Scott Hanselman

Vista and ReadyBoost

September 21, 2006 Comment on this post [3] Posted in Musings | Reviews | Tools
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Readyboost1I've had some problems with Vista over the last week, but I'm in communication with a few folks at Microsoft who are helping me work through them.

I've also got word that the FinePrint guys are actively working on getting FP to work under Vista. More on that soon.

But what I'm really digging is ReadyBoost. My wife has a little machine we got for $399 that has 512megs of RAM I think. It has a Windows Experience Index of 1.0 if that gives you some kind of idea of what we're dealing with.

It was doing OK, acting like a slightly slower XP machine. It's had no crashes, blue screens or driver troubles. It's beating on the hard drive though.

I'm loving the idea of ReadyBoost. I told my wife I added more memory to the system, but that's not correct. ReadyBoost takes a FAST (keyword: FAST) USB Flash Drive and adds it into the SuperFetch/PreFetch mix.

According to the ReadyBoost FAQ, a RANDOM 4k read from flash is about 10x faster than from the HDD. Remember we're adding a storage device that isn't as fast as the Hard Drive for big linear files, but it can SEEK around faster than the HDD. When the system is under pressure - that means, in part, disk contention - the system is more responsive.

This is brilliant for me because I'm all about multitasking...I regularly have 100+ things going in Task Manager and I'm whipping between them. However, my machine has 2GIGs of RAM and I'm not necessarily the ideal candidate. My wife, however, runs Excel, Word, IE, and Solitaire on a slower machine and already she's noticed a difference with a 2 gig USB drive connected. My gut says that under load with 4-5 big apps running her system is probably 20-30% faster and the disk is noticeably faster. Again, this is a 512 meg machine with a 2 gig USB disk.

Check out Grant Gibson's growing database of USB Flash Drives/Keys that are compatible with ReadyBoost.

I went over to MWAVE.COM and picked up three Apacer Handy Steno 2gig USB Flash Drives for under $48 each and have them running in my Tablet, Desktop and my wife's machine. I haven't noticed a different in my machine, but my wife's machine . The Apacer Steno is reportedly the USB Drive that Microsoft uses internally for testing, so it's a "reference ideal." It IS wicked fast.

Do be aware of these gotchas I experienced on Vista RC1:

  • You MAY need to run the Speed Test from the ReadyBoost tab in the Properties window more than once to get success. Make sure your system is as quiescent as possible while the few second long test runs.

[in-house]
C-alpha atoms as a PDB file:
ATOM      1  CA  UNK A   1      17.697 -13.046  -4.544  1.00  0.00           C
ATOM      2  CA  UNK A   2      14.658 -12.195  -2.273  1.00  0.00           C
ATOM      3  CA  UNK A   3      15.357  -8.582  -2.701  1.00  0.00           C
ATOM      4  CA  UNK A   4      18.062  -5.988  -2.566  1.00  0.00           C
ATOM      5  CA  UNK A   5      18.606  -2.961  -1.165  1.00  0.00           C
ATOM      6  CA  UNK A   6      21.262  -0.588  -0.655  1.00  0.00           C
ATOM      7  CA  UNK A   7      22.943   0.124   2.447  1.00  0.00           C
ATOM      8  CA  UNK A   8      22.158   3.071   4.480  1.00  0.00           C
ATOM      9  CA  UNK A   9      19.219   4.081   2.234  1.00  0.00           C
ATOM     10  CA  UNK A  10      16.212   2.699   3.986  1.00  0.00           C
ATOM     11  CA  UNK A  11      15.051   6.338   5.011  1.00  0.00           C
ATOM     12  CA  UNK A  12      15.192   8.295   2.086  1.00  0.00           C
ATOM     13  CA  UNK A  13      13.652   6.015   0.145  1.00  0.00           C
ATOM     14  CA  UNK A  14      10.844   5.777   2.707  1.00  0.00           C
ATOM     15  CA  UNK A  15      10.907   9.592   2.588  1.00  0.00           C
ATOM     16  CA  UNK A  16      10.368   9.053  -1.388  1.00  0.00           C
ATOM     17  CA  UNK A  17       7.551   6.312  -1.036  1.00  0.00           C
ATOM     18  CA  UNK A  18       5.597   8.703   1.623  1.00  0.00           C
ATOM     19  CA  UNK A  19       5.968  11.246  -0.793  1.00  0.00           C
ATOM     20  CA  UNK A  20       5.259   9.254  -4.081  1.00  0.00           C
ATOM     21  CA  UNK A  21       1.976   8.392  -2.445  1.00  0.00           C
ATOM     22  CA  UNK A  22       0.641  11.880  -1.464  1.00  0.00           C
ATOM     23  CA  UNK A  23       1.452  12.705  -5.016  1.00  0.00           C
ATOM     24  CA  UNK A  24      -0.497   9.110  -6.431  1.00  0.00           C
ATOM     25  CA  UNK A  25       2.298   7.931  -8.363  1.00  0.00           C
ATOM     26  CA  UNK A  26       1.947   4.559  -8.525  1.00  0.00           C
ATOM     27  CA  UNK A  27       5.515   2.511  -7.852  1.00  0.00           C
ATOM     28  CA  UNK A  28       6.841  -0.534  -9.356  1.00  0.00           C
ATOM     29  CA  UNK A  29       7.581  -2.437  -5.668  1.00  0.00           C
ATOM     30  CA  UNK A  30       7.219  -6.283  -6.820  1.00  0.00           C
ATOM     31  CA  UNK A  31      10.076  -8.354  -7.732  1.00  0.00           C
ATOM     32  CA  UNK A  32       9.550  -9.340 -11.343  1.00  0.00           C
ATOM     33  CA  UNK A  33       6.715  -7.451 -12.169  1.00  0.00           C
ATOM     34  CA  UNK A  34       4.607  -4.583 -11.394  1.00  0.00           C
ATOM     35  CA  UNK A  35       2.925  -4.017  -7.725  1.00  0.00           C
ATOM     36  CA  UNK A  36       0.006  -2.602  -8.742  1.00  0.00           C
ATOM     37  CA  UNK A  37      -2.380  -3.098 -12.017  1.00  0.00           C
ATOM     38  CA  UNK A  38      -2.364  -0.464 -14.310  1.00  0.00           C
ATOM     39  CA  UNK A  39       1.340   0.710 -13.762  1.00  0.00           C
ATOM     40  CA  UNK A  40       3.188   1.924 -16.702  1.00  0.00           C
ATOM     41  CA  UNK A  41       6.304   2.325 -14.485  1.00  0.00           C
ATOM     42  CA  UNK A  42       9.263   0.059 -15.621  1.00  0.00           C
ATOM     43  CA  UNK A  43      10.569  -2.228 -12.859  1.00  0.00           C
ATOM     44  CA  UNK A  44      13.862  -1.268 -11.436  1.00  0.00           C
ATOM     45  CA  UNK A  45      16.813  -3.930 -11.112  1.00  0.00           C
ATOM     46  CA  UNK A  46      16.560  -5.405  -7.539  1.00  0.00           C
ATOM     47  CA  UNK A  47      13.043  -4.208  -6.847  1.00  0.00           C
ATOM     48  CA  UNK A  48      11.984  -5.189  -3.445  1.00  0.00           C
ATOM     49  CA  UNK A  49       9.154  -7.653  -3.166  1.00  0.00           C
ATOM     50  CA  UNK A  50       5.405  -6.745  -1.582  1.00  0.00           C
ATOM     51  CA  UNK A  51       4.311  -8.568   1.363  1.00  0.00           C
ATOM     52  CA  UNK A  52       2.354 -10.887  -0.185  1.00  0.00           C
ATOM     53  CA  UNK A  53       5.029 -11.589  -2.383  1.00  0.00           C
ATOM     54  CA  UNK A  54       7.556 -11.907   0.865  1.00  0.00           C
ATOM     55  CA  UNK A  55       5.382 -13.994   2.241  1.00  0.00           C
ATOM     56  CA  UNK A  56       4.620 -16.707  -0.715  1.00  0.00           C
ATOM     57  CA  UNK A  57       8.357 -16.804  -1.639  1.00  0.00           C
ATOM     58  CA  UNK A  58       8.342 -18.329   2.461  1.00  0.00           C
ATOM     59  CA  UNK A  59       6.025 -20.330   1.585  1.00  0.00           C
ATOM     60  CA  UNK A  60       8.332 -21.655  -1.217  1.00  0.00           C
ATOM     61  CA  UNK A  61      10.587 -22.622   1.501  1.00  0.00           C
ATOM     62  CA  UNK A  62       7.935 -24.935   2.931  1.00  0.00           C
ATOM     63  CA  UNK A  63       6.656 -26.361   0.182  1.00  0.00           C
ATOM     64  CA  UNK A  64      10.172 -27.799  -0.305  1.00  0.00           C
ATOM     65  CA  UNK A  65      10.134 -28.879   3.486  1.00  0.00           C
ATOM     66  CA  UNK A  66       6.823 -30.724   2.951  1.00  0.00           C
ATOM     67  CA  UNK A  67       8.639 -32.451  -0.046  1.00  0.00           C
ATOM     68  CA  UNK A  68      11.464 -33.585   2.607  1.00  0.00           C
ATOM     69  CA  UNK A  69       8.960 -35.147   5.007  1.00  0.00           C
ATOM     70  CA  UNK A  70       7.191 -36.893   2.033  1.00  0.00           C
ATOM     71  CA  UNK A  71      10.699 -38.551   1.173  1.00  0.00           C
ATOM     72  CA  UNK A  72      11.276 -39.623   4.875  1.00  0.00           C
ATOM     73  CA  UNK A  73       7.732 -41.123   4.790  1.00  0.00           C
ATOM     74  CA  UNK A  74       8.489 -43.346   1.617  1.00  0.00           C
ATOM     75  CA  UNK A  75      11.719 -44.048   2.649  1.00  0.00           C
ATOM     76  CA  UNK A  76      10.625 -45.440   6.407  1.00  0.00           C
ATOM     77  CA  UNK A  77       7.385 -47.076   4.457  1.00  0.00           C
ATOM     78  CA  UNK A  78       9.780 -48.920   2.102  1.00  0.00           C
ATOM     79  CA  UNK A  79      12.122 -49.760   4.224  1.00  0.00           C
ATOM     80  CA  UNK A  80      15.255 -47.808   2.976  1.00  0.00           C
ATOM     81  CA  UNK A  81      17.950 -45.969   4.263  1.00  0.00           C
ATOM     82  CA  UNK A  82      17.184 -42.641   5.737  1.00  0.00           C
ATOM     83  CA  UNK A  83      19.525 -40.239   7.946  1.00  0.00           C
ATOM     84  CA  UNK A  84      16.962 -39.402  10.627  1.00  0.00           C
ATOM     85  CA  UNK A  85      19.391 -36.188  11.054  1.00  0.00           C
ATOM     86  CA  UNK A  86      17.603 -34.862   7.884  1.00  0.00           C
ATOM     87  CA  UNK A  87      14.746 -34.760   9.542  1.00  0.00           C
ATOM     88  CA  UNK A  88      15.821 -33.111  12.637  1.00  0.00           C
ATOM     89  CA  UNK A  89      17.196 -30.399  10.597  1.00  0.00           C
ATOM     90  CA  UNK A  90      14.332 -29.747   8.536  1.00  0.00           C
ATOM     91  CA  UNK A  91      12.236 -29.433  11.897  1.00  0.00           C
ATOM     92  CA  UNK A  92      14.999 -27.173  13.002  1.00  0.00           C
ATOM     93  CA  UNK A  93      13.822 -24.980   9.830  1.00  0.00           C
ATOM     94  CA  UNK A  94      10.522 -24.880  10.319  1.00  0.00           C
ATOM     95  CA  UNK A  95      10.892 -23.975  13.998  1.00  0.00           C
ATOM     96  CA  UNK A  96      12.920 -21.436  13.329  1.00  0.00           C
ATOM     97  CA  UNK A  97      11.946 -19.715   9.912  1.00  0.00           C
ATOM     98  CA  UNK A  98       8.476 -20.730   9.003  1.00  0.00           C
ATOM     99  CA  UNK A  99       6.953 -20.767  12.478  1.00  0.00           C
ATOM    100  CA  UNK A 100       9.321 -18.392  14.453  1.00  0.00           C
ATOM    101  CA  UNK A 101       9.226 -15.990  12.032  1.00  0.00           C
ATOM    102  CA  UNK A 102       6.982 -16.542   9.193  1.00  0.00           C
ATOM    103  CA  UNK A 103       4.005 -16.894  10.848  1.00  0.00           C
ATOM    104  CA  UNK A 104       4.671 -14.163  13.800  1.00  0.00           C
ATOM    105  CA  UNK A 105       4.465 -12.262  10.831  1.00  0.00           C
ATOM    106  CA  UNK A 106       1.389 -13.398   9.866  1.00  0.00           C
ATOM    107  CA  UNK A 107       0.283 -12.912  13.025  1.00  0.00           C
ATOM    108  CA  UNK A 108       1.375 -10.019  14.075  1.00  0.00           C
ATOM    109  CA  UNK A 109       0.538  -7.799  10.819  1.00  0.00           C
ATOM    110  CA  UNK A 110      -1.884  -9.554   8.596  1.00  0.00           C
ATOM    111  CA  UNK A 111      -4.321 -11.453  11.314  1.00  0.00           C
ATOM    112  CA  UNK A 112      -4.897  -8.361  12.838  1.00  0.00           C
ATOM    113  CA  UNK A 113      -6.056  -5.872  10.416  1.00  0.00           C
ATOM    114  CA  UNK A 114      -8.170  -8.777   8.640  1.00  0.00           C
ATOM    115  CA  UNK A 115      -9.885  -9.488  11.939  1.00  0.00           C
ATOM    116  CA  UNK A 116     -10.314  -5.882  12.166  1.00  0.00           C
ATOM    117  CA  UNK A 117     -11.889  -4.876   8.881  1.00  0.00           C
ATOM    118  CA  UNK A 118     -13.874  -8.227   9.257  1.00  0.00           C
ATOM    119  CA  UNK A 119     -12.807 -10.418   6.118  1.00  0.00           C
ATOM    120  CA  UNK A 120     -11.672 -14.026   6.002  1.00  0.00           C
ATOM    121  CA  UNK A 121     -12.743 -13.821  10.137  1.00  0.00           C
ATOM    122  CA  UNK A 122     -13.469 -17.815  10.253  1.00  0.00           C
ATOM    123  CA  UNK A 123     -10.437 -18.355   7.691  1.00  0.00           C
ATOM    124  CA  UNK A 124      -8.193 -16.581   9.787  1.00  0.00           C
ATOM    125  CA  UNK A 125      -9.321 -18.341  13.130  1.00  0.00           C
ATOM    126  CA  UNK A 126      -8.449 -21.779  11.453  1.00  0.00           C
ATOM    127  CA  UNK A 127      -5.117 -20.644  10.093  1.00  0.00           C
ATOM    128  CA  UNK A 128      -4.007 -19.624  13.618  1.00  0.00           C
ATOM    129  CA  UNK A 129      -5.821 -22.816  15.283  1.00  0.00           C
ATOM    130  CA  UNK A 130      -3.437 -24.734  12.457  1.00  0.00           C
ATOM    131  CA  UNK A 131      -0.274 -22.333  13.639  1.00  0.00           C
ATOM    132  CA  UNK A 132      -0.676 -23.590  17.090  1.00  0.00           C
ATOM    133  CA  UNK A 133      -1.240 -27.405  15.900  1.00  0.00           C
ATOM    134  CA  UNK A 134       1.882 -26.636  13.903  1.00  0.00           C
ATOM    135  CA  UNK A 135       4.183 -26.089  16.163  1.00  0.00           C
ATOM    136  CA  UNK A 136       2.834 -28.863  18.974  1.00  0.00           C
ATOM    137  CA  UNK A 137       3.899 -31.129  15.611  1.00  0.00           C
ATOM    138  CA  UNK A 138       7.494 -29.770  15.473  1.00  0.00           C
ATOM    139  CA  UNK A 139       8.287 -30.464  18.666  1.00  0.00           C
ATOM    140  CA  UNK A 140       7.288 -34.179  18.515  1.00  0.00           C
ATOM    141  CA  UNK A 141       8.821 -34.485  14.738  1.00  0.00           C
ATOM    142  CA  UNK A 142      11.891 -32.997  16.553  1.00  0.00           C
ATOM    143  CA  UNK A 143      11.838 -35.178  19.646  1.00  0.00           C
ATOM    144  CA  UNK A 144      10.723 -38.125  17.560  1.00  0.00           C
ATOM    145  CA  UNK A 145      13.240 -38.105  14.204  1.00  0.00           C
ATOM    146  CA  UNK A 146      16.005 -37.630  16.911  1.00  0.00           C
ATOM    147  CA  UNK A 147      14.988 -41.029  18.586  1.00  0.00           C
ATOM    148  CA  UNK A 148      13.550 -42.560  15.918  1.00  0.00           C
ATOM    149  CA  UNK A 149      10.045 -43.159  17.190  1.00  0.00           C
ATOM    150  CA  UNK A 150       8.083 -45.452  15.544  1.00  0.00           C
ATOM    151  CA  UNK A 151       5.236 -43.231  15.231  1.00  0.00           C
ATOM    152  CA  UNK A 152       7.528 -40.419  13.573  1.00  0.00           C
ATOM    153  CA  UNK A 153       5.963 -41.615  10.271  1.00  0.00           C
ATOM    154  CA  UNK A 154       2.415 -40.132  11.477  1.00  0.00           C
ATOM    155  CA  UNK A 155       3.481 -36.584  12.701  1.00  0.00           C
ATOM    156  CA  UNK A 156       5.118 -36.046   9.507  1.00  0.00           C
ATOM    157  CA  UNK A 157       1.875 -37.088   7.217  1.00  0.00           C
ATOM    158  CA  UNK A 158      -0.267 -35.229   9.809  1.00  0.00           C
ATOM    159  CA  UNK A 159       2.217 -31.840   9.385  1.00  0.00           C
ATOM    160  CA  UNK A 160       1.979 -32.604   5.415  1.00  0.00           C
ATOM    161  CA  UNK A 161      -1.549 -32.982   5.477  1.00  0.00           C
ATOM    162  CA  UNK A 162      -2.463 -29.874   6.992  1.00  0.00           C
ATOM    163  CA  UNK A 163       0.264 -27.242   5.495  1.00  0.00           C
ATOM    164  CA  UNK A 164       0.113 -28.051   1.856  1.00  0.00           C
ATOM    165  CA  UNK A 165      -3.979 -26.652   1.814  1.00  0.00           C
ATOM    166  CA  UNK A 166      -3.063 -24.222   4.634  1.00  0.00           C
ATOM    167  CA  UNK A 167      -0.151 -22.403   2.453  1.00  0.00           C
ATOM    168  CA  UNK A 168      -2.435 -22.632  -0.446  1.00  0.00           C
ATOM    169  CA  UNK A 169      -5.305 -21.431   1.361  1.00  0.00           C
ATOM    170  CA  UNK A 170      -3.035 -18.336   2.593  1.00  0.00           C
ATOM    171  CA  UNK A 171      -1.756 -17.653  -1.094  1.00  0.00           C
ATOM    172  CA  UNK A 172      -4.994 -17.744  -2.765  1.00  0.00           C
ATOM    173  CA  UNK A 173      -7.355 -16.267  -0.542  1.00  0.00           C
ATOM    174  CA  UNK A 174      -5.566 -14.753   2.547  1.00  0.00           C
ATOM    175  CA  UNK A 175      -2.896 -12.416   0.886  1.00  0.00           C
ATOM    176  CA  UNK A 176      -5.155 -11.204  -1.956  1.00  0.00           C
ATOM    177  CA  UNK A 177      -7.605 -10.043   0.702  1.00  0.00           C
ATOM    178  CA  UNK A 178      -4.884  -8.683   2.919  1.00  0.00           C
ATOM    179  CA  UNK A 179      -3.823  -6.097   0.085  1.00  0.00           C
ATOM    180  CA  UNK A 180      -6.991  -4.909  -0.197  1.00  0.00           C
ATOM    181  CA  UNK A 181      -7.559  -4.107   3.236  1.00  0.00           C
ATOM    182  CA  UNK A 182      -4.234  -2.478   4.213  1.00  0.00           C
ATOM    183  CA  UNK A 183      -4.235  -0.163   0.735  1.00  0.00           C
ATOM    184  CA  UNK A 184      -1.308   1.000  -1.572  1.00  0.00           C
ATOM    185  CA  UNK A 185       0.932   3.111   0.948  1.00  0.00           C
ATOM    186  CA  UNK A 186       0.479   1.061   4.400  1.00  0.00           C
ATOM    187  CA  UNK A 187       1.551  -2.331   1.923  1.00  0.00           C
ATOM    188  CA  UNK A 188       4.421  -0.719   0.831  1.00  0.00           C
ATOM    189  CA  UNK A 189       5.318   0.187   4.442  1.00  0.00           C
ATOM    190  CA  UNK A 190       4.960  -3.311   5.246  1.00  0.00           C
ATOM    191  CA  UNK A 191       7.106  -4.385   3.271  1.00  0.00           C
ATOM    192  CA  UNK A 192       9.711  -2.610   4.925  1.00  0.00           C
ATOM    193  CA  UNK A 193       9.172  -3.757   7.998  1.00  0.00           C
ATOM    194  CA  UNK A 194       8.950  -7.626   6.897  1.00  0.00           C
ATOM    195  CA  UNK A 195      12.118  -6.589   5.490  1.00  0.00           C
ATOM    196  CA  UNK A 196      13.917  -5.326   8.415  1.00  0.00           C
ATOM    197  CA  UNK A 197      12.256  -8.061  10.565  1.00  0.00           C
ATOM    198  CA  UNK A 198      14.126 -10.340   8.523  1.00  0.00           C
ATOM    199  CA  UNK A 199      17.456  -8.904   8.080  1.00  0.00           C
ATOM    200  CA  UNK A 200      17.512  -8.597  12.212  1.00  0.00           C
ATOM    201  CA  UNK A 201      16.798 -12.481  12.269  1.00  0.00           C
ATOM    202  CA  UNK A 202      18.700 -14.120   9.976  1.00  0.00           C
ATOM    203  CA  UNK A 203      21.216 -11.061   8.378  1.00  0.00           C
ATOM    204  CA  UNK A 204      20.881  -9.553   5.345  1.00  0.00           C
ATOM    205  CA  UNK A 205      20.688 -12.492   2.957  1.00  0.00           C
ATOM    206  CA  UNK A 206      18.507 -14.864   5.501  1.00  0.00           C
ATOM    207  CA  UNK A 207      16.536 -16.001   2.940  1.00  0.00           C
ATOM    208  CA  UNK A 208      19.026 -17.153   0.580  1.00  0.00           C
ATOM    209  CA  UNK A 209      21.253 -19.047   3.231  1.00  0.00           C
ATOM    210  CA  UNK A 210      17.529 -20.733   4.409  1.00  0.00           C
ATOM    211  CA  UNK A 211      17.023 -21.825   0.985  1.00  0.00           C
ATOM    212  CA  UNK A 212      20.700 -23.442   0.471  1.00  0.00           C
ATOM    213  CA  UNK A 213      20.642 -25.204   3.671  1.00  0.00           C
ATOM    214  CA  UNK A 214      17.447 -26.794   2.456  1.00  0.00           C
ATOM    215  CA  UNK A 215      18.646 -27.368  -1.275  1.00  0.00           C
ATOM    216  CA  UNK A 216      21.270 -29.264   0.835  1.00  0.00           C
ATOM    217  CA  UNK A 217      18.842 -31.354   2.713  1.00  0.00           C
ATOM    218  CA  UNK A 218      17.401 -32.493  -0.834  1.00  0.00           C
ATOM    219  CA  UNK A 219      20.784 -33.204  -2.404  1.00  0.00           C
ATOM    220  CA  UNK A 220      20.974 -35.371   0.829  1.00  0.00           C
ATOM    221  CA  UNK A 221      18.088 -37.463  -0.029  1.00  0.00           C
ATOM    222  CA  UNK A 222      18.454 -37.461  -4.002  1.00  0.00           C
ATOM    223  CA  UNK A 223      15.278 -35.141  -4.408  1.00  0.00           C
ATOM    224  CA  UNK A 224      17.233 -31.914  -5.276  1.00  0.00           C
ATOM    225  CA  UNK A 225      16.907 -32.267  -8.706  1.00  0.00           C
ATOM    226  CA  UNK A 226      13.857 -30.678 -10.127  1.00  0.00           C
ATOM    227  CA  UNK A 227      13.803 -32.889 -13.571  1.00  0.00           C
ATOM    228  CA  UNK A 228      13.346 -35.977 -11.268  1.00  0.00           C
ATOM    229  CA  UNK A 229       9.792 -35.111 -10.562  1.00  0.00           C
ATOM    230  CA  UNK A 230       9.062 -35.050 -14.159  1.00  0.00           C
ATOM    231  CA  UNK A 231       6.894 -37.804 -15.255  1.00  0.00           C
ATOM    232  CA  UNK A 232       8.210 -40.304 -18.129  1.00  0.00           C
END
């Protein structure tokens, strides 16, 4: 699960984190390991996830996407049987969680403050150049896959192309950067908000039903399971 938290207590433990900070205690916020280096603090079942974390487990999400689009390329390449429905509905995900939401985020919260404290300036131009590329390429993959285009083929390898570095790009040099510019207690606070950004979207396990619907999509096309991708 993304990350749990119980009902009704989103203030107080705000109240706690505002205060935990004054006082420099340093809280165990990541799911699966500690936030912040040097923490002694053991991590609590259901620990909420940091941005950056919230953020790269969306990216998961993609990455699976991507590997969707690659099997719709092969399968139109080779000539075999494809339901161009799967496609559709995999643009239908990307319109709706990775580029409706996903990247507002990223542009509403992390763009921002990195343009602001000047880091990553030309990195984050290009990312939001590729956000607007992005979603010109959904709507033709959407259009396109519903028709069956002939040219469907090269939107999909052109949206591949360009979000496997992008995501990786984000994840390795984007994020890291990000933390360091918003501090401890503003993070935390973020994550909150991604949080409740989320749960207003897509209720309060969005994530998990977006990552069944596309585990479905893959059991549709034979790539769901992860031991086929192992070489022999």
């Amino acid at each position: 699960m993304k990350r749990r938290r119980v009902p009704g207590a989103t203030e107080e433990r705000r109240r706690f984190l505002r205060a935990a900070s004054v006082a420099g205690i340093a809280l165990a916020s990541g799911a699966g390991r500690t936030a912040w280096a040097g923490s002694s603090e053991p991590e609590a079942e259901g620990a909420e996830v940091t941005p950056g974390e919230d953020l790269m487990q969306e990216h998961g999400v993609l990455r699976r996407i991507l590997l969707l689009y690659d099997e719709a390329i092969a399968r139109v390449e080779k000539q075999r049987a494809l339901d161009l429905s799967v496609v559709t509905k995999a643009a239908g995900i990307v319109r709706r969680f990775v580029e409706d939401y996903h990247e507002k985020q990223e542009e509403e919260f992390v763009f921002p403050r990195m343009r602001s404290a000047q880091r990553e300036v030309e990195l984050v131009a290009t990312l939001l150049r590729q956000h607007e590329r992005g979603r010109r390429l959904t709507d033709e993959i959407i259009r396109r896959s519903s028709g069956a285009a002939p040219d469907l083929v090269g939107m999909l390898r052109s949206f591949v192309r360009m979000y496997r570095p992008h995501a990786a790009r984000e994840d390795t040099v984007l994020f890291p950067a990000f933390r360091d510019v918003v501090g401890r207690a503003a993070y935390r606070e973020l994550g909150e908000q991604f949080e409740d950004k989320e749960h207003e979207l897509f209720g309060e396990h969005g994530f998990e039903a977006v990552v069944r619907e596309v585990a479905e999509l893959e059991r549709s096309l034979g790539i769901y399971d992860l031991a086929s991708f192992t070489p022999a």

• Don't RENAME (change the Volume Label) on your USB Drive once you've set it up. You'll confuse Windows and while the SuperFetch cache file will still exist, it won't be used.
    • I inserted the USB key, and got the "AutoPlay" option to "Speed up your system."
    • I clicked and configured.
    • Then I said to myself, "self, let's rename this drive 'READYBOOST' so I won't mess with it."
    • So I did, and went back to the Properties dialog for the drive and it had forgotten that it was READYBOOSTIFIED. I changed the name back and things worked again.
    • Moral: Change your drive's name before you boostify.

I'll post some speed comparisons as we use these machines more. However, if you have less than a gig of ram, getting a fast USB key should just be compulsory.

THOUGHT: It'd be cool to have a USB port facing straight up in the air on the motherboard inside the case. Of course, one day someone will release motherboards with this built in, just like ReadyDrive.

About Scott

Scott Hanselman is a former professor, former Chief Architect in finance, now speaker, consultant, father, diabetic, and Microsoft employee. He is a failed stand-up comic, a cornrower, and a book author.

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September 21, 2006 15:10
great information scott, do you know about some software to check if my usb drive(sandisk cruzar profile)is supported?

September 21, 2006 19:43
The feature is cool, but wouldn't it make more sense to just add a gig of RAM? Should be much more of a speed boost, and cost about the same (I don't follow RAM prices, but I don't think that I paid more than $50/Gig last time I upgraded)
September 22, 2006 1:41
Note that ReadyBoost is *not* a substitute for system RAM. It just makes cache access much faster and relieves the hard drive of some of its work.

Yes, whenever possible you should upgrade system memory first. But it's not a zero-sum game, you'll get perf advantages from having a fast flash memory cache even if your system has 4gb of RAM.

There is also a movement to put flash memory on motherboards and hard drives for similar reasons (ReadyDrive). The big advantage there is that, unlike a USB flash drive, this memory can be accessed during boot and hibernate/resume to speed that up as well.

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Disclaimer: The opinions expressed herein are my own personal opinions and do not represent my employer's view in any way.